The Adventures of Odysseus and The Tales of Troy eBook

This eBook from the Gutenberg Project consists of approximately 196 pages of information about The Adventures of Odysseus and The Tales of Troy.


’Then Odysseus went away and returned as a peddler carrying in his pack such things as maidens admire—­veils and ornaments and brazen mirrors.  But under the veils and ornaments and mirrors the wise Odysseus left a gleaming sword.  When he came before the maidens in the King’s orchard he laid down his peddler’s pack.  The mirrors and veils and ornaments were taken up and examined eagerly.  But one of the company took up the gleaming sword and looked at it with flashing eyes.  Odysseus knew that this was Achilles, King Peleus’ son.

’He gave the youth the summons of King Agamemnon, bidding him join the war that the Kings and Princes of Greece were about to wage against Troy.  And Achilles was glad to get the summons and glad to go.  He returned to Phthia, to his father’s citadel.  There did he make ready to go to Aulis where the ships were being gathered.  He took with him his father’s famous warriors, the Myrmidons who were never beaten in battle.  And his father bestowed on him the armour and the horses that had been the gift of Zeus—­the two immortal horses Xanthos and Balios.

’But what rejoiced Achilles more than the gift of marvellous armour and immortal steeds was that his dear comrade, Patroklos, was to be with him as his mate in war.  Patroklos had come into Phthia and into the hall of Peleus when he was a young boy.  In his own country he had killed another boy by mischance over a game of dice.  His father, to save him from the penalty, fled with him to King Peleus.  And Achilles’ father gave them refuge and took Patroklos into his house and reared him up with his own son.  Later he made him squire to Achilles.  These two grew up together and more than brothers they loved each other.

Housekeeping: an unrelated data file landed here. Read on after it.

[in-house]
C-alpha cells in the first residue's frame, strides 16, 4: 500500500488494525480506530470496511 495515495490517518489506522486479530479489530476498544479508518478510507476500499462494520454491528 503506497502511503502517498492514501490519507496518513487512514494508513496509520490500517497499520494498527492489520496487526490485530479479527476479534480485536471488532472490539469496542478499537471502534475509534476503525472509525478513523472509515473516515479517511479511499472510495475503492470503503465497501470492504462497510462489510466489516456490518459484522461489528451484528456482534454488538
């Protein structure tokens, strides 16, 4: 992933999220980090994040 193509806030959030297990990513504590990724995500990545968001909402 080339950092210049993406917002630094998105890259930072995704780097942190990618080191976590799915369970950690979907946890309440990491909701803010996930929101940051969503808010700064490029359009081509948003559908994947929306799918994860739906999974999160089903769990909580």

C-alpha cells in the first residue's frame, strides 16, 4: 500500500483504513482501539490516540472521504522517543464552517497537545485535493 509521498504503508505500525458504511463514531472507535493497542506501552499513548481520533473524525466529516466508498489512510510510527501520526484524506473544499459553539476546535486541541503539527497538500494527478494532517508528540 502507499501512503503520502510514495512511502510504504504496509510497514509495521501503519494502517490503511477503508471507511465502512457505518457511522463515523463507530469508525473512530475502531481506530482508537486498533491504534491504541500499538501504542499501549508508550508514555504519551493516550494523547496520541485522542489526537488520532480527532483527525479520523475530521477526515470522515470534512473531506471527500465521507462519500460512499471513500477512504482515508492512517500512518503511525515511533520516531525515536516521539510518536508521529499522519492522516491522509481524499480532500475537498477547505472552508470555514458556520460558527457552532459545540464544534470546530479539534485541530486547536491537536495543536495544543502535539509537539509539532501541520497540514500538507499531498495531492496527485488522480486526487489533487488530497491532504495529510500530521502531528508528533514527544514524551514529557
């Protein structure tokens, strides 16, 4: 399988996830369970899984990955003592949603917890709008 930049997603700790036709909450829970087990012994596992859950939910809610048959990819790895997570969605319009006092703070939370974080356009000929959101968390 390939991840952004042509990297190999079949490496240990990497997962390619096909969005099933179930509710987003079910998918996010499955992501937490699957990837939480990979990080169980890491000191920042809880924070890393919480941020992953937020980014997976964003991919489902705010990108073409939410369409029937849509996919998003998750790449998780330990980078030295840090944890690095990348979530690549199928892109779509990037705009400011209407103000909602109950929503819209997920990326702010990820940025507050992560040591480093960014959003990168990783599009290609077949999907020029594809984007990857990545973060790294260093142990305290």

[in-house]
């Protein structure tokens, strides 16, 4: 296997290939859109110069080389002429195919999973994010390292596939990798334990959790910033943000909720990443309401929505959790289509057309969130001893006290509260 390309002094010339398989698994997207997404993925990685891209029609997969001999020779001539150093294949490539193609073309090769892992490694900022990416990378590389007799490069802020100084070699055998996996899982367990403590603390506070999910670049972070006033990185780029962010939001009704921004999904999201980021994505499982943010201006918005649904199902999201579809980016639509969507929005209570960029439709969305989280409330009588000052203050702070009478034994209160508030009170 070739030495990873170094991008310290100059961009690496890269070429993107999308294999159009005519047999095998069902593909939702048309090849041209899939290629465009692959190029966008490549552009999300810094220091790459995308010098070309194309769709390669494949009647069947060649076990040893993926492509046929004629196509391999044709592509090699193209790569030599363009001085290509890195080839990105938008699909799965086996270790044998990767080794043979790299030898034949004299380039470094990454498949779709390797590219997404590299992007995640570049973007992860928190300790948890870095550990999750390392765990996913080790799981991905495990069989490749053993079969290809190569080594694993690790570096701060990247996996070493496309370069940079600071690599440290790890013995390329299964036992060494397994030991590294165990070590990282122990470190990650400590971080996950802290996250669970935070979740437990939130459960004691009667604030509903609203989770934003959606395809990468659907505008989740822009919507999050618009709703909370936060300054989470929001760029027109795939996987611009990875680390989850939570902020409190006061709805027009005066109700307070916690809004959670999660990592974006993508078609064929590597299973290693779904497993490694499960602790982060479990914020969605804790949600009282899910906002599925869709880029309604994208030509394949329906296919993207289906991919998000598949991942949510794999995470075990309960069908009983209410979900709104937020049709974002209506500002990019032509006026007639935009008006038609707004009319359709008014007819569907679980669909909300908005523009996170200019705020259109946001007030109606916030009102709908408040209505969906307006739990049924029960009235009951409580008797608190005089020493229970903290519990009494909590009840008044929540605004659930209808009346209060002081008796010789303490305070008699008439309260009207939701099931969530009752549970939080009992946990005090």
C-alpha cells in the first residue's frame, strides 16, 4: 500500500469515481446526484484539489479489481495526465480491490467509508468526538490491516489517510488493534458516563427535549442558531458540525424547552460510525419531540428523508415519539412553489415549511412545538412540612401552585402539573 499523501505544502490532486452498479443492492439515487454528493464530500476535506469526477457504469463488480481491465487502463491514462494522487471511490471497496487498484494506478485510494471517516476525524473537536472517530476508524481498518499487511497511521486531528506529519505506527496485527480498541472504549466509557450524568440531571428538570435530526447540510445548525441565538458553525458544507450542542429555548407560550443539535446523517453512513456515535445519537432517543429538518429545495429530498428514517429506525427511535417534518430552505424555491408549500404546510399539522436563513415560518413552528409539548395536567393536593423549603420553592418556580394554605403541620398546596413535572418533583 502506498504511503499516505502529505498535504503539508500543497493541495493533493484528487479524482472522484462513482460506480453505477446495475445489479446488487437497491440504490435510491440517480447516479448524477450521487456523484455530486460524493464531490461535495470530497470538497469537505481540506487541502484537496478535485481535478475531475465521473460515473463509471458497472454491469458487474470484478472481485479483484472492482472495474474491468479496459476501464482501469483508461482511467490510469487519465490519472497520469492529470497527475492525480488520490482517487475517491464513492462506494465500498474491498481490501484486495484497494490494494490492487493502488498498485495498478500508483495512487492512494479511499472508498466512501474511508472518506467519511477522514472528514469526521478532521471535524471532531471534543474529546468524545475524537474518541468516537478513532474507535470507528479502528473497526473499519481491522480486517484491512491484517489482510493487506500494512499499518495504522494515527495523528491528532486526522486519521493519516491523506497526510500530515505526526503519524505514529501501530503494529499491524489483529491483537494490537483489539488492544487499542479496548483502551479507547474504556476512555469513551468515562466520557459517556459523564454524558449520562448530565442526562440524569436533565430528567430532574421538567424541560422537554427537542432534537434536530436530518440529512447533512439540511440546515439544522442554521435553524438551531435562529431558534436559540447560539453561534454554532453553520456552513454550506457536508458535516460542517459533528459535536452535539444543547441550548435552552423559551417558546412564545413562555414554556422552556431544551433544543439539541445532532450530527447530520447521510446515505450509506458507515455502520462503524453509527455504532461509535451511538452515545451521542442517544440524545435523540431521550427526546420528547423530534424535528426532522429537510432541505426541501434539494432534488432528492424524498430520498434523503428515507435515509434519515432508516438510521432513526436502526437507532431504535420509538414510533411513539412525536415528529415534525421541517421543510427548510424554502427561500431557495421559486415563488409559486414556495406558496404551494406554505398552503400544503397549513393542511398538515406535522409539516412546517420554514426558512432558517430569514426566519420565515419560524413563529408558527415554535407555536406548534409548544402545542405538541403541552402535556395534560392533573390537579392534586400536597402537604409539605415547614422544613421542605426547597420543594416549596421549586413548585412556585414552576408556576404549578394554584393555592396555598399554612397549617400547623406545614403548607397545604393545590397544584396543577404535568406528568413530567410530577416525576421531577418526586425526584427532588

’Achilles bade good-bye to Phthia, and to his hero-father and his immortal mother, and he and Patroklos with the Myrmidons went over the sea to Aulis and joined the host of the Kings and Princes who had made a vow not to refrain from war until they had taken King Priam’s famous city.’


Achilles became the most renowned of all the heroes who strove against Troy in the years the fighting went on.  Before the sight of him, clad in the flashing armour that was the gift of Zeus and standing in the chariot drawn by the immortal horses, the Trojan ranks would break and the Trojan men would flee back to the gate of their city.  And many lesser cities and towns around Troy did the host with the help of Achilles take.

’Now because of two maidens taken captive from some of these cities a quarrel between Achilles and Agamemnon grew up.  One of the maidens was called Chryseis and the other Briseis.  Chryseis was given to Agamemnon and Briseis to Achilles.


’The father of Chryseis was a priest of Apollo, and when the maiden, his daughter, was not given back to him, he went and prayed the god to avenge him on the host.  Apollo listened to his prayer, and straightway the god left his mountain peak with his bow of silver in his hands.  He stood behind the ships and shot his arrows into the host.  Terrible was the clanging of his silver bow.  He smote the beasts of the camp first, the dogs and the mules and the horses, and then he smote the men, and those whom his arrows smote were stricken by the plague.

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The Adventures of Odysseus and The Tales of Troy from Project Gutenberg. Public domain.
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